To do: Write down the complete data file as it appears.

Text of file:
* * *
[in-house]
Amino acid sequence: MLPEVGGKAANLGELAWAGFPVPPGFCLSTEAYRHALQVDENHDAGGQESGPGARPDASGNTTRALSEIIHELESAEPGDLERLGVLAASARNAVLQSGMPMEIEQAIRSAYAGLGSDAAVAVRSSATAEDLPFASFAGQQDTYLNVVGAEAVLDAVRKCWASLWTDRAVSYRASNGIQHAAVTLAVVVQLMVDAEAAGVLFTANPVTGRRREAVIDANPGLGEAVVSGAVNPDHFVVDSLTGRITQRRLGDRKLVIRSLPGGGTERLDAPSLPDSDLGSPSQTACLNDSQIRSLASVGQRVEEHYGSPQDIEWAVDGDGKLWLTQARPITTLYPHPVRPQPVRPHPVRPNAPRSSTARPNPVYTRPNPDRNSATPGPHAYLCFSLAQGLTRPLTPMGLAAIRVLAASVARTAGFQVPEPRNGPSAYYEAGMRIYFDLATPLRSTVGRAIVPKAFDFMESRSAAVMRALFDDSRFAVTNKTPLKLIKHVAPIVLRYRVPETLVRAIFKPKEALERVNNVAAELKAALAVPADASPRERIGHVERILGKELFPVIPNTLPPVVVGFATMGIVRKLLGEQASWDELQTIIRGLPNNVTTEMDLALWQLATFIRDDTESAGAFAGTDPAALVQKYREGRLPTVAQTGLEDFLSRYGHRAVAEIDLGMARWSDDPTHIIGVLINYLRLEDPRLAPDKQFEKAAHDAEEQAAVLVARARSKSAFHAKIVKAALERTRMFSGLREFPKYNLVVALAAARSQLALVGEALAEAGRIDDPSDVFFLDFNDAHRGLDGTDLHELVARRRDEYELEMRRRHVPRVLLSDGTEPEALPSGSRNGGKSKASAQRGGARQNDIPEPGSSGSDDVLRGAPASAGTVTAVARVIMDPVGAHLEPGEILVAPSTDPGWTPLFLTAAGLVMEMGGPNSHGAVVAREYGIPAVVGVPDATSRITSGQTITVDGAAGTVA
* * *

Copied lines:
[in-house]
Amino acid sequence: MLPEVGGKAANLGELAWAGFPVPPGFCLSTEAYRHALQVDENHDAGGQESGPGARPDASGNTTRALSEIIHELESAEPGDLERLGVLAASARNAVLQSGMPMEIEQAIRSAYAGLGSDAAVAVRSSATAEDLPFASFAGQQDTYLNVVGAEAVLDAVRKCWASLWTDRAVSYRASNGIQHAAVTLAVVVQLMVDAEAAGVLFTANPVTGRRREAVIDANPGLGEAVVSGAVNPDHFVVDSLTGRITQRRLGDRKLVIRSLPGGGTERLDAPSLPDSDLGSPSQTACLNDSQIRSLASVGQRVEEHYGSPQDIEWAVDGDGKLWLTQARPITTLYPHPVRPQPVRPHPVRPNAPRSSTARPNPVYTRPNPDRNSATPGPHAYLCFSLAQGLTRPLTPMGLAAIRVLAASVARTAGFQVPEPRNGPSAYYEAGMRIYFDLATPLRSTVGRAIVPKAFDFMESRSAAVMRALFDDSRFAVTNKTPLKLIKHVAPIVLRYRVPETLVRAIFKPKEALERVNNVAAELKAALAVPADASPRERIGHVERILGKELFPVIPNTLPPVVVGFATMGIVRKLLGEQASWDELQTIIRGLPNNVTTEMDLALWQLATFIRDDTESAGAFAGTDPAALVQKYREGRLPTVAQTGLEDFLSRYGHRAVAEIDLGMARWSDDPTHIIGVLINYLRLEDPRLAPDKQFEKAAHDAEEQAAVLVARARSKSAFHAKIVKAALERTRMFSGLREFPKYNLVVALAAARSQLALVGEALAEAGRIDDPSDVFFLDFNDAHRGLDGTDLHELVARRRDEYELEMRRRHVPRVLLSDGTEPEALPSGSRNGGKSKASAQRGGARQNDIPEPGSSGSDDVLRGAPASAGTVTAVARVIMDPVGAHLEPGEILVAPSTDPGWTPLFLTAAGLVMEMGGPNSHGAVVAREYGIPAVVGVPDATSRITSGQTITVDGAAGTVA